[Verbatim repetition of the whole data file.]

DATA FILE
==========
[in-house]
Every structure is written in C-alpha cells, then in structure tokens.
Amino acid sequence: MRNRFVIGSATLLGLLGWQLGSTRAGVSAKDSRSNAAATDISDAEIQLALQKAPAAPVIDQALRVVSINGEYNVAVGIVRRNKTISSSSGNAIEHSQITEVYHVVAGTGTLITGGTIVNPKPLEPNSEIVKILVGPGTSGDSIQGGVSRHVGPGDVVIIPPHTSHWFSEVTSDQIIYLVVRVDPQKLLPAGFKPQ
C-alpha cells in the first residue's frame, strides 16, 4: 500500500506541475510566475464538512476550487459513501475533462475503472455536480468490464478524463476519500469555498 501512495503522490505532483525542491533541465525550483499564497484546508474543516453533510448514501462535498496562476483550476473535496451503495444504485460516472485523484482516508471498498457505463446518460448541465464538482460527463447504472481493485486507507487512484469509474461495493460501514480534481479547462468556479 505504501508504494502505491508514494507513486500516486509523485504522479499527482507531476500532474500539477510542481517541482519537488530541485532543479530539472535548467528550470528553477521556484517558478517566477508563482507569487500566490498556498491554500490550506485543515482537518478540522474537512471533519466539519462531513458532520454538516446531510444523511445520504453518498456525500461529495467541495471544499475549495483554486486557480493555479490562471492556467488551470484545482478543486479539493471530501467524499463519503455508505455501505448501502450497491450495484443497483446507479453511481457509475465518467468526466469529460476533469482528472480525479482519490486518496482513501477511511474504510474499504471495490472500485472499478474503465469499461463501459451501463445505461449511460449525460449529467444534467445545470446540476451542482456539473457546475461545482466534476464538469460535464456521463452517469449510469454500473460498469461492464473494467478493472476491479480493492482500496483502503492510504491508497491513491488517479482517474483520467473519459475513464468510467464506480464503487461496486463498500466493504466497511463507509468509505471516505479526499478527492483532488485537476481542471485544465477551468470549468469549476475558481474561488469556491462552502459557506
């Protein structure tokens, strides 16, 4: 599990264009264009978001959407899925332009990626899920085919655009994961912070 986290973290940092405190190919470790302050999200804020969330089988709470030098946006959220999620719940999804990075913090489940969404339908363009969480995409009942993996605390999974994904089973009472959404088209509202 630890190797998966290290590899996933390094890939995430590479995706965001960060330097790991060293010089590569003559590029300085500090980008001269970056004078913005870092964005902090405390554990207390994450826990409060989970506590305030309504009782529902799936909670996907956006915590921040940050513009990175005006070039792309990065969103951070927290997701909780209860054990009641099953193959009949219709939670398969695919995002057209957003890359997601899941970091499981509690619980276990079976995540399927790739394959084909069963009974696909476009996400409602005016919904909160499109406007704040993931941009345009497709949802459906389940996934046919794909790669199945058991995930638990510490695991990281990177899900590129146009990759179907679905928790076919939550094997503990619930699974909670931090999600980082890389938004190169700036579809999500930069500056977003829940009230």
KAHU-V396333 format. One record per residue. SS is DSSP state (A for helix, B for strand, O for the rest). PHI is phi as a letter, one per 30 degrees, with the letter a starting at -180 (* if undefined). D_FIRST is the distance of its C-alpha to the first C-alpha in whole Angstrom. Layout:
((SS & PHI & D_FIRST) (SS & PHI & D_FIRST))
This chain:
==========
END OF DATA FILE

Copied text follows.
[in-house]
Every structure is written in C-alpha cells, then in structure tokens.
Amino acid sequence: MRNRFVIGSATLLGLLGWQLGSTRAGVSAKDSRSNAAATDISDAEIQLALQKAPAAPVIDQALRVVSINGEYNVAVGIVRRNKTISSSSGNAIEHSQITEVYHVVAGTGTLITGGTIVNPKPLEPNSEIVKILVGPGTSGDSIQGGVSRHVGPGDVVIIPPHTSHWFSEVTSDQIIYLVVRVDPQKLLPAGFKPQ
C-alpha cells in the first residue's frame, strides 16, 4: 500500500506541475510566475464538512476550487459513501475533462475503472455536480468490464478524463476519500469555498 501512495503522490505532483525542491533541465525550483499564497484546508474543516453533510448514501462535498496562476483550476473535496451503495444504485460516472485523484482516508471498498457505463446518460448541465464538482460527463447504472481493485486507507487512484469509474461495493460501514480534481479547462468556479 505504501508504494502505491508514494507513486500516486509523485504522479499527482507531476500532474500539477510542481517541482519537488530541485532543479530539472535548467528550470528553477521556484517558478517566477508563482507569487500566490498556498491554500490550506485543515482537518478540522474537512471533519466539519462531513458532520454538516446531510444523511445520504453518498456525500461529495467541495471544499475549495483554486486557480493555479490562471492556467488551470484545482478543486479539493471530501467524499463519503455508505455501505448501502450497491450495484443497483446507479453511481457509475465518467468526466469529460476533469482528472480525479482519490486518496482513501477511511474504510474499504471495490472500485472499478474503465469499461463501459451501463445505461449511460449525460449529467444534467445545470446540476451542482456539473457546475461545482466534476464538469460535464456521463452517469449510469454500473460498469461492464473494467478493472476491479480493492482500496483502503492510504491508497491513491488517479482517474483520467473519459475513464468510467464506480464503487461496486463498500466493504466497511463507509468509505471516505479526499478527492483532488485537476481542471485544465477551468470549468469549476475558481474561488469556491462552502459557506
């Protein structure tokens, strides 16, 4: 599990264009264009978001959407899925332009990626899920085919655009994961912070 986290973290940092405190190919470790302050999200804020969330089988709470030098946006959220999620719940999804990075913090489940969404339908363009969480995409009942993996605390999974994904089973009472959404088209509202 630890190797998966290290590899996933390094890939995430590479995706965001960060330097790991060293010089590569003559590029300085500090980008001269970056004078913005870092964005902090405390554990207390994450826990409060989970506590305030309504009782529902799936909670996907956006915590921040940050513009990175005006070039792309990065969103951070927290997701909780209860054990009641099953193959009949219709939670398969695919995002057209957003890359997601899941970091499981509690619980276990079976995540399927790739394959084909069963009974696909476009996400409602005016919904909160499109406007704040993931941009345009497709949802459906389940996934046919794909790669199945058991995930638990510490695991990281990177899900590129146009990759179907679905928790076919939550094997503990619930699974909670931090999600980082890389938004190169700036579809999500930069500056977003829940009230």
KAHU-V396333 format. One record per residue. SS is DSSP state (A for helix, B for strand, O for the rest). PHI is phi as a letter, one per 30 degrees, with the letter a starting at -180 (* if undefined). D_FIRST is the distance of its C-alpha to the first C-alpha in whole Angstrom. Layout:
((SS & PHI & D_FIRST) (SS & PHI & D_FIRST))
This chain: